ESPE Abstracts (2015) 84 P-3-744

Transition During Adolescence, is there Room to Improve?

Sinead Glackina,b, Sinead Molloya & Orla Neylona

aSligo Regional Hospital, Sligo, Ireland; bOLCHC, Dublin, Ireland

Background: Transition is a difficult period for adolescents with type 1 diabetes. The non-linear development of the adolescent brain along with increasing insulin resistance, increasing autonomy and risk of psychopathology means that adolescents are vulnerable to poor mental and physical health and ensuing deterioration in metabolic control. It is also during this period of turmoil that adolescents often transfer from paediatric to adult services.

Objective and hypotheses: The aim of this study was to assess the levels of satisfaction with the current transition process among adolescents with type 1 diabetes in our hospital and to investigate how the process could be improved and reasons for disengagement post transition.

Method: We developed a questionnaire to assess the satisfaction of adolescents who had transitioned to adult services within the last 5 years which was distributed to both the adolescents and their parents. Participants were recruited either at outpatient appointments or by phone contact.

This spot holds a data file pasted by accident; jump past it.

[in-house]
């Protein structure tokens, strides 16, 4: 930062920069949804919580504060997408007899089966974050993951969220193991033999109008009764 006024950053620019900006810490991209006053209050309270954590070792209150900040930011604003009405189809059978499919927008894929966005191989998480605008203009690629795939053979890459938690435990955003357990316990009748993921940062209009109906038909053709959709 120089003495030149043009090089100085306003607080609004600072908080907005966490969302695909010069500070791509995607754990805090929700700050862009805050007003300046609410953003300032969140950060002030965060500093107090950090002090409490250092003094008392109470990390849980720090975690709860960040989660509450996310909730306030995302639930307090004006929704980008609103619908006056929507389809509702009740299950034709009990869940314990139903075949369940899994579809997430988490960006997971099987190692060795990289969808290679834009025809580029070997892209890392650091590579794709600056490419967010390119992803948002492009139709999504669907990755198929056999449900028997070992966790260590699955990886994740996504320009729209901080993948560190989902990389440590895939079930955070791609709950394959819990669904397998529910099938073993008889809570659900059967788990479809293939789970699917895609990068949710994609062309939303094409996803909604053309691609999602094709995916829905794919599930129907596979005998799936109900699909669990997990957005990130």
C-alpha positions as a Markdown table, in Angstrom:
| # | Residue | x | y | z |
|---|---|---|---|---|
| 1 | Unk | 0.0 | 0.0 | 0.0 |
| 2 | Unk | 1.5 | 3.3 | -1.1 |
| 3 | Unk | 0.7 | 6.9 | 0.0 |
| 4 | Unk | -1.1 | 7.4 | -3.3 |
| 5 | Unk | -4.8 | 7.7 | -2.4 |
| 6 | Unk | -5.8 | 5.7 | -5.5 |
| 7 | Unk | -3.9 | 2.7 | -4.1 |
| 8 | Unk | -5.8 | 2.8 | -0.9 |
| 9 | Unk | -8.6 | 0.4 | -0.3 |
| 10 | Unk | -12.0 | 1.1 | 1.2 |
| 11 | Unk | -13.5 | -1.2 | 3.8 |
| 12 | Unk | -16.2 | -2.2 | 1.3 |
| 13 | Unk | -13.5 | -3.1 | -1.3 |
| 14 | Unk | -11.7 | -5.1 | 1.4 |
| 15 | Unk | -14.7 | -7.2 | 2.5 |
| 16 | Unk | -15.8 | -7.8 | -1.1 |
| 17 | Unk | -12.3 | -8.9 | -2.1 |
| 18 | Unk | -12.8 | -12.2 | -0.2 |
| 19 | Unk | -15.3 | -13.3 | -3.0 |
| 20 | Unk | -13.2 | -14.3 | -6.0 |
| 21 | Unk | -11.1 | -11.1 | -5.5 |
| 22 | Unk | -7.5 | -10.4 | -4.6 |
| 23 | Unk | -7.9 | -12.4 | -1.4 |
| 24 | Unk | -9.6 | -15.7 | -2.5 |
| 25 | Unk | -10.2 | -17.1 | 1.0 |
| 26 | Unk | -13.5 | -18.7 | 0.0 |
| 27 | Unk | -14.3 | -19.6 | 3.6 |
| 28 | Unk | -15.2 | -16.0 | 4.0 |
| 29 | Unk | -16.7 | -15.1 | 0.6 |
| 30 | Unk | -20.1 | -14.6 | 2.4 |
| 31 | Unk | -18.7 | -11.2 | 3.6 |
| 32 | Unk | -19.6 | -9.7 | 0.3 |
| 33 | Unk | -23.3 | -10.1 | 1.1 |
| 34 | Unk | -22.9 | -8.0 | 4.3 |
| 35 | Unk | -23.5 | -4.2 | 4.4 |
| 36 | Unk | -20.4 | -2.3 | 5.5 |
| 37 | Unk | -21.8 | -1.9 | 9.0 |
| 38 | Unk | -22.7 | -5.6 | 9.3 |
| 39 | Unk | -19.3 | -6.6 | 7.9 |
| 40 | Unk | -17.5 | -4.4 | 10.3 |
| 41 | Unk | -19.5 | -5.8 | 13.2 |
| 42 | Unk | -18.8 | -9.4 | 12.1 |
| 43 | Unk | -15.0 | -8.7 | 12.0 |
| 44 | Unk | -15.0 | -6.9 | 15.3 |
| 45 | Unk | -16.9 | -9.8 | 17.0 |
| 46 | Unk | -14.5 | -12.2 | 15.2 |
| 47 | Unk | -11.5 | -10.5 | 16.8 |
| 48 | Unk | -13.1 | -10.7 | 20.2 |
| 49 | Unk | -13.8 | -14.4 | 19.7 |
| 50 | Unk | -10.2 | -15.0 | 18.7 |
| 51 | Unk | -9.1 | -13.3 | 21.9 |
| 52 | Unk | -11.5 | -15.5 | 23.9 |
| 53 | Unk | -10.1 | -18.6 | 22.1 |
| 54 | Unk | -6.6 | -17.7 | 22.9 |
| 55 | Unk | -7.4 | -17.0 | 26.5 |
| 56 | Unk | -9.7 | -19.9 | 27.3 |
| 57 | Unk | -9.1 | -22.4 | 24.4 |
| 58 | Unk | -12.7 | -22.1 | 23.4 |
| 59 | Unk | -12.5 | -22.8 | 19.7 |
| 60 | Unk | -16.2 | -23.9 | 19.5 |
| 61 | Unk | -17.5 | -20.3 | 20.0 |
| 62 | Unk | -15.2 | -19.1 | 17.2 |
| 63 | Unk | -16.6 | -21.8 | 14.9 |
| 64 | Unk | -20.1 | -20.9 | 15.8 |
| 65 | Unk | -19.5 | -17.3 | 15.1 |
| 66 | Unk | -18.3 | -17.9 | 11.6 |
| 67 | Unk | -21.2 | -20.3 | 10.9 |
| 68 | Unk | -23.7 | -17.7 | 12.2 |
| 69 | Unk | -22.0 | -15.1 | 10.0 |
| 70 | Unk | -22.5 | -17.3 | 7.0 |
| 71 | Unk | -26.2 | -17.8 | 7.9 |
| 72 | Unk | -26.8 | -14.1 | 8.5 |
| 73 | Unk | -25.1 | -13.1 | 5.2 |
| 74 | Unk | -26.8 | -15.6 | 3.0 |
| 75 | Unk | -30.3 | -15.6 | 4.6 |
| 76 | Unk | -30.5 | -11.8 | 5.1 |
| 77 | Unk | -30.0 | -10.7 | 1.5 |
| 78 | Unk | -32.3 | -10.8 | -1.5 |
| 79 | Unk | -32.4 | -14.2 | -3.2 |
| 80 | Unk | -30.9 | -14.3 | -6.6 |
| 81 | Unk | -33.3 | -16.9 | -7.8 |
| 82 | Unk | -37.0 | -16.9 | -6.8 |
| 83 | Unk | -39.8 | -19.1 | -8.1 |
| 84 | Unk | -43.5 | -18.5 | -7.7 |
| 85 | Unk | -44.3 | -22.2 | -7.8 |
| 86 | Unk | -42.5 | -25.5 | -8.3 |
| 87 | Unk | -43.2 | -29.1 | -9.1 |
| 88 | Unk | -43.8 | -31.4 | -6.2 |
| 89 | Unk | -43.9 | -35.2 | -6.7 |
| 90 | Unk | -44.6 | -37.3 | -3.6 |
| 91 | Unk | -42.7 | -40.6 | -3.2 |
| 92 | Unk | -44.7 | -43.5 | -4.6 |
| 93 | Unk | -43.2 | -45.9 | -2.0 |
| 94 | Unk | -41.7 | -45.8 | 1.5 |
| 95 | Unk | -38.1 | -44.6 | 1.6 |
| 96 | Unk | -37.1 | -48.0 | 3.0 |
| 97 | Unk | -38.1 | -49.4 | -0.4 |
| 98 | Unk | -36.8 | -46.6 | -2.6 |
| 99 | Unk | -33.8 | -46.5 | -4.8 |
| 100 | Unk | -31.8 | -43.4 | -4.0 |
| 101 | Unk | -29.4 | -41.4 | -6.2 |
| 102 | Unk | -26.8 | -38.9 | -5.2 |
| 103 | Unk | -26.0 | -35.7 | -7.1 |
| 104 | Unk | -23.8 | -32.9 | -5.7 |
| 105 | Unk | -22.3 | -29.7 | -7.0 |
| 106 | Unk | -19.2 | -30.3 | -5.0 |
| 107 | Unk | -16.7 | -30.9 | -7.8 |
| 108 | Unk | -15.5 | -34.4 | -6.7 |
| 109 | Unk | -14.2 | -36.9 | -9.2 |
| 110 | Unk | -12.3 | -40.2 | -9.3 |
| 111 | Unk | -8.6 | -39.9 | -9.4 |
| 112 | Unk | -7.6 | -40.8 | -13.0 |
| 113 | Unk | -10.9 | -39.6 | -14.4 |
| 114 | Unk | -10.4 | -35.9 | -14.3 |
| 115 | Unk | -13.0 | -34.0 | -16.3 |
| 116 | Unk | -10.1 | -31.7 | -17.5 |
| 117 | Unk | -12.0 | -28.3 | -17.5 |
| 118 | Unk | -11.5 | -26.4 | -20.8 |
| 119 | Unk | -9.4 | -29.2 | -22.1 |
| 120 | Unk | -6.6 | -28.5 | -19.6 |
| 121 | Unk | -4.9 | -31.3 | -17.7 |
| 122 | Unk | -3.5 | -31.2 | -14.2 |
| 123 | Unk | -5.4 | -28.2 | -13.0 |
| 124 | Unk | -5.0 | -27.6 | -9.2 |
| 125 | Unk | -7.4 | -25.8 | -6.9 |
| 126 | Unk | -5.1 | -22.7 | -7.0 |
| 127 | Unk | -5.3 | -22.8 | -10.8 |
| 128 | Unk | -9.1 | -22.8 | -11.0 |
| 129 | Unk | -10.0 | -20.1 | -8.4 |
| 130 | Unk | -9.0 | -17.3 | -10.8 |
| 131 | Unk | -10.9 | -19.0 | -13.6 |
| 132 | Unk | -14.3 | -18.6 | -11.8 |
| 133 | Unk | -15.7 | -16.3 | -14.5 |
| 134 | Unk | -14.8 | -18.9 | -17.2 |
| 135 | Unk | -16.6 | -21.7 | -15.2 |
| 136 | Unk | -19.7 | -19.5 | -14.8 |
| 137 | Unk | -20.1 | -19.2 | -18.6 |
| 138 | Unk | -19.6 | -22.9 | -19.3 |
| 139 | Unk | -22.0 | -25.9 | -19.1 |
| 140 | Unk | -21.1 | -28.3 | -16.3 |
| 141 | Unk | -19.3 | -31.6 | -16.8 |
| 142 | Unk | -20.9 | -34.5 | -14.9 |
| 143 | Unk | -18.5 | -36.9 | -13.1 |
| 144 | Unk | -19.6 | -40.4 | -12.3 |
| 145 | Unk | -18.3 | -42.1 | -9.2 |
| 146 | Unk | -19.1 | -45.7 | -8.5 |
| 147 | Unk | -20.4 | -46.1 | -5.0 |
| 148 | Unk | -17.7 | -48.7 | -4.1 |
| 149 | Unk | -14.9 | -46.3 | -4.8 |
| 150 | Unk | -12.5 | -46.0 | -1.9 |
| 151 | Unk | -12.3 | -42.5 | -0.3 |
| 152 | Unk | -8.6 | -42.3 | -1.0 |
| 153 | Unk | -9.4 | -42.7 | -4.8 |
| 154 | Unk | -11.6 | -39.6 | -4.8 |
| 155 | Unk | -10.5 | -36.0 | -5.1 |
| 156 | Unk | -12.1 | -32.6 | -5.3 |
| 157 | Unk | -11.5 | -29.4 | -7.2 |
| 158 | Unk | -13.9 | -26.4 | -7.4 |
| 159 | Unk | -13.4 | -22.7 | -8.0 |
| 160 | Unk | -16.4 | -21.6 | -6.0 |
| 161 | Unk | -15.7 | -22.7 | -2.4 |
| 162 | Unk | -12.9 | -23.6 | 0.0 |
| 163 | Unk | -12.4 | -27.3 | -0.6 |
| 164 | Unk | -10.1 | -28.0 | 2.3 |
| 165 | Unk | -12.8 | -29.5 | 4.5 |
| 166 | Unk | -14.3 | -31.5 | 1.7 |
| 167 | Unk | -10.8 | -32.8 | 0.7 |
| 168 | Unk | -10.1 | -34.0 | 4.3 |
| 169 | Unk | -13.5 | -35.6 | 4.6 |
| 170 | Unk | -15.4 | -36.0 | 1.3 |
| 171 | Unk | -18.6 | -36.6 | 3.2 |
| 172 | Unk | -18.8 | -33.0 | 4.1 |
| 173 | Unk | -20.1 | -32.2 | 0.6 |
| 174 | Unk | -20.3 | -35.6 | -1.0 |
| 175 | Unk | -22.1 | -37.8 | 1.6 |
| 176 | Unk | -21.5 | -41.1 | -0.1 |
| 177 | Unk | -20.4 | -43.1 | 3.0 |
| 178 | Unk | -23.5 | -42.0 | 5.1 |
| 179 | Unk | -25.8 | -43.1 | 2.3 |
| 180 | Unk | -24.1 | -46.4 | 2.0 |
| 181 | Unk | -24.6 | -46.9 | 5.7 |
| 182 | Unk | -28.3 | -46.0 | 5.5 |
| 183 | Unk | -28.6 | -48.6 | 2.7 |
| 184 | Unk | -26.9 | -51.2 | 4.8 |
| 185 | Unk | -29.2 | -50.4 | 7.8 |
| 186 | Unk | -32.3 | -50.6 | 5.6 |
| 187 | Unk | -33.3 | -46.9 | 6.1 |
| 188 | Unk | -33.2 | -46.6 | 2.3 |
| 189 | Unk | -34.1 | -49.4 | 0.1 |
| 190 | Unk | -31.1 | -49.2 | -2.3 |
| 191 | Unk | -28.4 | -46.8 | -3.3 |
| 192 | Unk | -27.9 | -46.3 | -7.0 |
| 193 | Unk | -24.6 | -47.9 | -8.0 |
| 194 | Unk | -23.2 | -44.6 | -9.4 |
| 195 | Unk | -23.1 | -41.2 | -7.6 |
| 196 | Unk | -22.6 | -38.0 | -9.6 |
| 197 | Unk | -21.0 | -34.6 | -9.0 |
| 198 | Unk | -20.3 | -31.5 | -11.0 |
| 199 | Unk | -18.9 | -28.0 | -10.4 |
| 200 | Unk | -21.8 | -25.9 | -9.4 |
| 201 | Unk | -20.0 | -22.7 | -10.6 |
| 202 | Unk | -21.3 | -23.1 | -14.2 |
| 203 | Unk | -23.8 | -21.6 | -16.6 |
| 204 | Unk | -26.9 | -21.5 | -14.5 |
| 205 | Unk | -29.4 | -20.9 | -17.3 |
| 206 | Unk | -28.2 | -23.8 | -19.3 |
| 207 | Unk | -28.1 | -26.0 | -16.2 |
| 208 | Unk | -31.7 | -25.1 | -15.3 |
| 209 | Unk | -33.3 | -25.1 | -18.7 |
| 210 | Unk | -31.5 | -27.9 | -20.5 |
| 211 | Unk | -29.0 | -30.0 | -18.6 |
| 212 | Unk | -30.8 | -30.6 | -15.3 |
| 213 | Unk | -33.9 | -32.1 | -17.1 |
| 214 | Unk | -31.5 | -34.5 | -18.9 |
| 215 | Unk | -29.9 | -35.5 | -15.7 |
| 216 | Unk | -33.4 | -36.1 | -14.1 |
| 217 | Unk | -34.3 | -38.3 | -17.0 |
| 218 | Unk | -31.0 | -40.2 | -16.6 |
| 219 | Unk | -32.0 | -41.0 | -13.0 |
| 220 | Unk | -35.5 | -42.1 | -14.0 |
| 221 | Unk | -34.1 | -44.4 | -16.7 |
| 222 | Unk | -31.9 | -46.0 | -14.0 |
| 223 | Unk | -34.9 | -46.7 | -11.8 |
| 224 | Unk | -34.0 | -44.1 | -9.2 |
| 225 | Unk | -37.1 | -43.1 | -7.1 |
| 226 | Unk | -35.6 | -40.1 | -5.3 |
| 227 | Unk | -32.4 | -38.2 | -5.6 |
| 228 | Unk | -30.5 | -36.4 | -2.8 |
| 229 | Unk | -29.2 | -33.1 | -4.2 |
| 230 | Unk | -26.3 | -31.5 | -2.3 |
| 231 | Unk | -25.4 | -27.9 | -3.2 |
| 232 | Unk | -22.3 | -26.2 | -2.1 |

Results: A total of 22 patients were eligible for inclusion. Of these, 14 patients (63%) responded. Eight patients (57%) felt that they were ready at the time of transfer while six patients (42%) felt that the current system worked well. Five patients (35%) had previously attended paediatric clinic appointments on their own. Five patients (35%) would have preferred to have been more involved with the decision for transition. Nine patients (64%) admitted to having missed adult clinic appointments because ‘they didn’t want to go’ or ‘couldn’t make it’ due to college or work commitments. Freetext suggestions for improvements were completed by participants.

Conclusion: The results of this study highlight a need for improved communication between paediatric and adult Ted areas for improvement in the transition process for adolescents with chronic disease. This includes teams, jointly staffing young adult clinics, appropriate scheduling of young adult clinics during college breaks and encouraging participation and independence of adolescents during clinic visits.

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